Rwanda gets $157m in deal with UK to host migrants, asylum seekers

Migrants sit beside a boat used to cross the English Channel as more migrants are helped ashore at a beach in Dungeness, on the south-east coast of England, on November 24, 2021, after being rescued while making the crossing. PHOTO | BEN STANSALL | AFP

What you need to know:

  • UK’s Home Secretary Priti Patel, who is in Kigali, signed the “Rwanda-UK Migration and Economic Development Partnership” with Rwanda’s Foreign Affairs Minister Vincent Biruta. 
  • Rwandan officials say migrants will be entitled to full protection under Rwandan law, equal access to employment, and enrolment in healthcare and social care services as well as issuance of necessary identification documents.

Rwanda and the United Kingdom on Thursday signed a migration deal that will see asylum seekers who arrive illegally in the UK on small boats, across the English Channel, given a one-way ticket to Kigali to wait out their applications. 

UK’s Home Secretary Priti Patel, who is in Kigali, signed the “Rwanda-UK Migration and Economic Development Partnership” with Rwanda’s Foreign Affairs Minister Vincent Biruta. 

Under the programme that involves a UK supportive funding, the UK will invest in Rwanda’s economic development with €120 million ($157 million) to support the needs of the asylum seekers, although critics say the cost of the programme will be much higher. 

Rwandan officials say migrants will be entitled to full protection under Rwandan law, equal access to employment, and enrolment in healthcare and social care services as well as issuance of necessary identification documents.

The deal comes as the UK seeks to curb an increasing number of illegal immigrants.

In 2021, the known number of people who crossed the English Channel in small boats increased to 28,526 people from 8,404 in 2020.

Around 600 people made the crossing on Wednesday, a day before the signing of the deal in Kigali.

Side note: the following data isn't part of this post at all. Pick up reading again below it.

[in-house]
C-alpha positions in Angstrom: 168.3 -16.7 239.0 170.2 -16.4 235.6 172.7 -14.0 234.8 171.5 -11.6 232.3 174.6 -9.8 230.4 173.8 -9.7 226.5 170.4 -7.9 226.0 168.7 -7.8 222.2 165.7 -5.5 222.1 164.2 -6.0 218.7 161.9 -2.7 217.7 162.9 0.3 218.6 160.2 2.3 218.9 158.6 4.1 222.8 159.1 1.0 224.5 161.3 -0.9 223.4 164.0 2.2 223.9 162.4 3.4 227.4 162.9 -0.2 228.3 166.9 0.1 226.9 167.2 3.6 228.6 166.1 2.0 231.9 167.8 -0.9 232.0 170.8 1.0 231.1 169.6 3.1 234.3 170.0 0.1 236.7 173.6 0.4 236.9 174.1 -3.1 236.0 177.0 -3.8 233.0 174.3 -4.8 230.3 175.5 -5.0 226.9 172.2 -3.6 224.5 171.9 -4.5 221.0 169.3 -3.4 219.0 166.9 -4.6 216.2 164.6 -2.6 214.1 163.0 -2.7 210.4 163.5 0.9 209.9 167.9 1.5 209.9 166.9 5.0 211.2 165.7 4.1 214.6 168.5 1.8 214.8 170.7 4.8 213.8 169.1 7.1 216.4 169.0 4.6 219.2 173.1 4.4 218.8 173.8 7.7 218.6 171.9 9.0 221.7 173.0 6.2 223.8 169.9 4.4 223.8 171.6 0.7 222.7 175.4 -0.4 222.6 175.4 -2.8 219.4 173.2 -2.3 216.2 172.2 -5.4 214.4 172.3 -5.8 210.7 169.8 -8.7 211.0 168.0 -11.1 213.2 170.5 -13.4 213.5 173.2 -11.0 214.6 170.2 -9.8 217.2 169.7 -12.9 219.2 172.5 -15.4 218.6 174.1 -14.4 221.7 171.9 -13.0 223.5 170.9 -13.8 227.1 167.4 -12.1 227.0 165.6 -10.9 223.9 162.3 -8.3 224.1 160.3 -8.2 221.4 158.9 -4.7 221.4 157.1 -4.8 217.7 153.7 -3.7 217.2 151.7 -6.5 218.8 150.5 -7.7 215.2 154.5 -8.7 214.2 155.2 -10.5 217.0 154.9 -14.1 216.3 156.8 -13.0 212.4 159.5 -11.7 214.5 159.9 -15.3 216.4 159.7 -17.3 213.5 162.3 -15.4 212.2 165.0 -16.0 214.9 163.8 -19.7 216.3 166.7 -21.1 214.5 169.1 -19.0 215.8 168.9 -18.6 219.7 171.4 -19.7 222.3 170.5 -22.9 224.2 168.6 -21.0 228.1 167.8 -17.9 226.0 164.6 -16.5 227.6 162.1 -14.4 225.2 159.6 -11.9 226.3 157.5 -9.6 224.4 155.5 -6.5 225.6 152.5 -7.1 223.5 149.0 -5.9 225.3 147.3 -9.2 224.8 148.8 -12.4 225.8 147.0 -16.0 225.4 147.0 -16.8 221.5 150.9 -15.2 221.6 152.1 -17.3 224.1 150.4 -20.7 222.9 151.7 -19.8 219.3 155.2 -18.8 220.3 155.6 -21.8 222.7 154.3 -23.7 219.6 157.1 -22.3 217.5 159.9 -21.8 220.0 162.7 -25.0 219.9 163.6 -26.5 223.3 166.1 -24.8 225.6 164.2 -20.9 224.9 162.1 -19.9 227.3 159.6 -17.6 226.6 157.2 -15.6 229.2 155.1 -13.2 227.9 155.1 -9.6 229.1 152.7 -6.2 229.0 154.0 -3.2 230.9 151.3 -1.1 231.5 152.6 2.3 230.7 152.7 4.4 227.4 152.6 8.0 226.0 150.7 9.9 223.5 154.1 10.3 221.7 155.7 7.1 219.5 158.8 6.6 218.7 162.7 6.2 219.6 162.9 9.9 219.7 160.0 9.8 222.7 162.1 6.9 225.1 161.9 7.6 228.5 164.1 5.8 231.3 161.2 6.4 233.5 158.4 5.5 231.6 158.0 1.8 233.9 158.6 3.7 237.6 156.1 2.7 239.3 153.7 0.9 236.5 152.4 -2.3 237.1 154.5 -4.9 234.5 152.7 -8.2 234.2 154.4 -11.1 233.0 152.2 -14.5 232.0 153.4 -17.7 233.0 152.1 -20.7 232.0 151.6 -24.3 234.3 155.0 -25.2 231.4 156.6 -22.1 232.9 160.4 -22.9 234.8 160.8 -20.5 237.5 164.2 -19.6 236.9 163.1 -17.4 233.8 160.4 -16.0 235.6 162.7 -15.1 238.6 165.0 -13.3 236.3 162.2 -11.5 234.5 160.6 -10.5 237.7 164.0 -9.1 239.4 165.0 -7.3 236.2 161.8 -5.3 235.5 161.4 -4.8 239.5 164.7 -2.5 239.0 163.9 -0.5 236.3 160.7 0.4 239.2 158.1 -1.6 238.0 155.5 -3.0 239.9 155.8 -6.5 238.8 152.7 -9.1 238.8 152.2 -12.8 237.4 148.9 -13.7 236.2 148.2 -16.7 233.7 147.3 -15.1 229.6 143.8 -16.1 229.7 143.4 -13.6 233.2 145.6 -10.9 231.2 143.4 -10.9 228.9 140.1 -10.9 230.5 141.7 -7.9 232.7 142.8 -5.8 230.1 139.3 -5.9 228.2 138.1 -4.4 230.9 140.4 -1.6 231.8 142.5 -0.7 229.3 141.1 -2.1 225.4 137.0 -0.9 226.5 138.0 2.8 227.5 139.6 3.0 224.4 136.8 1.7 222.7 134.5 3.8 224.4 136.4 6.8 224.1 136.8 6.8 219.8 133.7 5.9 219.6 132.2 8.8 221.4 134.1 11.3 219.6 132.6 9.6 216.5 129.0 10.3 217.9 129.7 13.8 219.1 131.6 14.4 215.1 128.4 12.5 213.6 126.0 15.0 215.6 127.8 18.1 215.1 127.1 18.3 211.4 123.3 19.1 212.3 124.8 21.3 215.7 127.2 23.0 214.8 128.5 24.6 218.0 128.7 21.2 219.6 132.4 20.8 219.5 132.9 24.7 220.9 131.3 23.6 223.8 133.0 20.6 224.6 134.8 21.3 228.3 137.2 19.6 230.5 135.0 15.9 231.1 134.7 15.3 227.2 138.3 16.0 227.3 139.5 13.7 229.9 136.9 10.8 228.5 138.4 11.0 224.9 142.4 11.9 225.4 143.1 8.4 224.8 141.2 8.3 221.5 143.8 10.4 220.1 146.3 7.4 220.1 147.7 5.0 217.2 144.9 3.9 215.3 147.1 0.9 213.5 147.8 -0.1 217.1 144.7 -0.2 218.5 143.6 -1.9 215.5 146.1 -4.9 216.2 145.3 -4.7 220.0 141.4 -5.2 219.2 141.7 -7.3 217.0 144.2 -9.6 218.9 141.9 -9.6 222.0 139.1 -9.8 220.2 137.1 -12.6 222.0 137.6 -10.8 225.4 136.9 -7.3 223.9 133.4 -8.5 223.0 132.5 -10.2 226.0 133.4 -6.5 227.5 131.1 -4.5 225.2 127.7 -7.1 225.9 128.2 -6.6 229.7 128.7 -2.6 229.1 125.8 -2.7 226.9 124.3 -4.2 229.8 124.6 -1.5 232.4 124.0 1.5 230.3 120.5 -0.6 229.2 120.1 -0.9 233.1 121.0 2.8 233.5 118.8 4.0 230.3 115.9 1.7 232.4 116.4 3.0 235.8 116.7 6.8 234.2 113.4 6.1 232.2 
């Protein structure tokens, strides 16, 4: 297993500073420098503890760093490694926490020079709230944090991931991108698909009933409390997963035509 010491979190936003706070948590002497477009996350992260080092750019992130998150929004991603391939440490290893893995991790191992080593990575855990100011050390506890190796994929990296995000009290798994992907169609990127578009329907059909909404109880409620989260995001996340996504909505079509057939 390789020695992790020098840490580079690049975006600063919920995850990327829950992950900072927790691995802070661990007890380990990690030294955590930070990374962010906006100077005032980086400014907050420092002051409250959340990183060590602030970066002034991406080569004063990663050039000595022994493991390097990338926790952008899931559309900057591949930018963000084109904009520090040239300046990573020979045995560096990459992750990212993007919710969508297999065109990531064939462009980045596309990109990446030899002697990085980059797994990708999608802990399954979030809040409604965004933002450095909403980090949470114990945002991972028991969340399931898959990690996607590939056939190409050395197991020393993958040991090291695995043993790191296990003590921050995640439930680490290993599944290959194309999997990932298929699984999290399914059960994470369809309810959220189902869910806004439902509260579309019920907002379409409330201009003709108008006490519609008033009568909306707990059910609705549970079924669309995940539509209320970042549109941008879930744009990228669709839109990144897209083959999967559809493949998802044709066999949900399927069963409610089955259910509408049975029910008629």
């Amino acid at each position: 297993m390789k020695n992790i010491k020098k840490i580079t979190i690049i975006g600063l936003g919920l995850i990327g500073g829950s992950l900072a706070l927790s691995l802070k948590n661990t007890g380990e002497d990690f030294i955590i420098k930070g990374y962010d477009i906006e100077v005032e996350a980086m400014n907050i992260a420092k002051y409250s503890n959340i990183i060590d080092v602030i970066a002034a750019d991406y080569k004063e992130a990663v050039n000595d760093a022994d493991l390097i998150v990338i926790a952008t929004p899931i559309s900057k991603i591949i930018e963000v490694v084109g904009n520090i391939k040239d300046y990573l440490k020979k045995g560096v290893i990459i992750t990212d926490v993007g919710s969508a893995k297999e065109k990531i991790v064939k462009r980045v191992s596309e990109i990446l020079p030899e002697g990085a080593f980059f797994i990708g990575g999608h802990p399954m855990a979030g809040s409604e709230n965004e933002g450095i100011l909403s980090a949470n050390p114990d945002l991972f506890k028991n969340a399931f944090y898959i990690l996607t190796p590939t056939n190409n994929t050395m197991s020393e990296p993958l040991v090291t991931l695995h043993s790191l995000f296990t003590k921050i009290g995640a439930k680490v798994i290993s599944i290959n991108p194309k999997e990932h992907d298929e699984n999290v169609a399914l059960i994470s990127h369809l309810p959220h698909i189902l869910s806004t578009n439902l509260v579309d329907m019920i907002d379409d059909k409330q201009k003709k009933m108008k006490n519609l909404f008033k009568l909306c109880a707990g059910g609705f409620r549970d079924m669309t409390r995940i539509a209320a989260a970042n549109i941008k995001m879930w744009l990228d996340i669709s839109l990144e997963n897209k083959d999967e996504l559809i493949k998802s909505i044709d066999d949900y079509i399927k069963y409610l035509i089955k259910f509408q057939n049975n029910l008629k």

In June last year, the UK introduced the Nationality and Borders Bill that would introduce longer maximum sentences for those entering the UK without a legal reason in the hope that the rules would deter migrants from crossing the English Channel.

The deal was welcomed by heavy criticism by human rights and opposition leaders in Rwanda and the UK, with some questioning the legality of the deal citing Kigali's record of human rights violations. 

At the UN last year, the UK demanded investigations into alleged killings, disappearances, and torture that were allegedly carried out by Rwanda. The government of Rwanda has consistently and vehemently denied the allegations. 

“Rwanda produces refugees too. These include Rwandan people who sought political and economic asylum in other countries. Such condition does not in fact guarantee long-term security in Rwanda and in the region of the Great Lakes region…” said a statement by DALFA Umurinzi, a political opposition party.

The party is founded by Victoire Ingabire, an outspoken critic of the Rwandan government.  

“It is important [that] the Rwandan government focuses on solving its political and social internal issues that make its citizens seek refuge in other countries, before it offers to host migrants from other countries,” the party added.

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